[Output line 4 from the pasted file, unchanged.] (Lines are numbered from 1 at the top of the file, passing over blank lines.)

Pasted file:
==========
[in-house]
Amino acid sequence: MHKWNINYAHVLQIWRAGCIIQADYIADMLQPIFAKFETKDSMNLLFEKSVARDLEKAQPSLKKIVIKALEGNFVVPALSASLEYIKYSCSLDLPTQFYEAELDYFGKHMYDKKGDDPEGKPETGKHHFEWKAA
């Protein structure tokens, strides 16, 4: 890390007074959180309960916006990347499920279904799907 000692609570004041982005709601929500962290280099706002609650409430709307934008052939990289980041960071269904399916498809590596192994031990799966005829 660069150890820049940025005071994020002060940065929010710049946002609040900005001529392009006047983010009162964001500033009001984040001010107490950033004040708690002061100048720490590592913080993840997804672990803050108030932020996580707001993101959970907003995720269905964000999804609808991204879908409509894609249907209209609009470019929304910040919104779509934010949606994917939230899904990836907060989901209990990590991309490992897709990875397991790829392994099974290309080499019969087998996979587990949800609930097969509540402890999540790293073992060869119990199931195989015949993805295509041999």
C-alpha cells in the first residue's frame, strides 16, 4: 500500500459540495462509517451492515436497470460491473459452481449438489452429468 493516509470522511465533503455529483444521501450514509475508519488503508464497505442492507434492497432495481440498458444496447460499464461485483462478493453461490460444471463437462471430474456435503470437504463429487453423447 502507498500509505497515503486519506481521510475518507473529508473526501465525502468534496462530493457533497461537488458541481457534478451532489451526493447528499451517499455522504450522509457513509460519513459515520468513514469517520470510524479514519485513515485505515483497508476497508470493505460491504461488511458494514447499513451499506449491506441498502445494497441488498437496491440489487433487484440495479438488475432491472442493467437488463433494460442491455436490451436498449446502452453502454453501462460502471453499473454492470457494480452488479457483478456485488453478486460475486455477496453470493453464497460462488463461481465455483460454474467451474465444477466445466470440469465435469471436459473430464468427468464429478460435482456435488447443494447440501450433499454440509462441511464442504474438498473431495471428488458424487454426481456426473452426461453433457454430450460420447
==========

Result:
C-alpha cells in the first residue's frame, strides 16, 4: 500500500459540495462509517451492515436497470460491473459452481449438489452429468 493516509470522511465533503455529483444521501450514509475508519488503508464497505442492507434492497432495481440498458444496447460499464461485483462478493453461490460444471463437462471430474456435503470437504463429487453423447 502507498500509505497515503486519506481521510475518507473529508473526501465525502468534496462530493457533497461537488458541481457534478451532489451526493447528499451517499455522504450522509457513509460519513459515520468513514469517520470510524479514519485513515485505515483497508476497508470493505460491504461488511458494514447499513451499506449491506441498502445494497441488498437496491440489487433487484440495479438488475432491472442493467437488463433494460442491455436490451436498449446502452453502454453501462460502471453499473454492470457494480452488479457483478456485488453478486460475486455477496453470493453464497460462488463461481465455483460454474467451474465444477466445466470440469465435469471436459473430464468427468464429478460435482456435488447443494447440501450433499454440509462441511464442504474438498473431495471428488458424487454426481456426473452426461453433457454430450460420447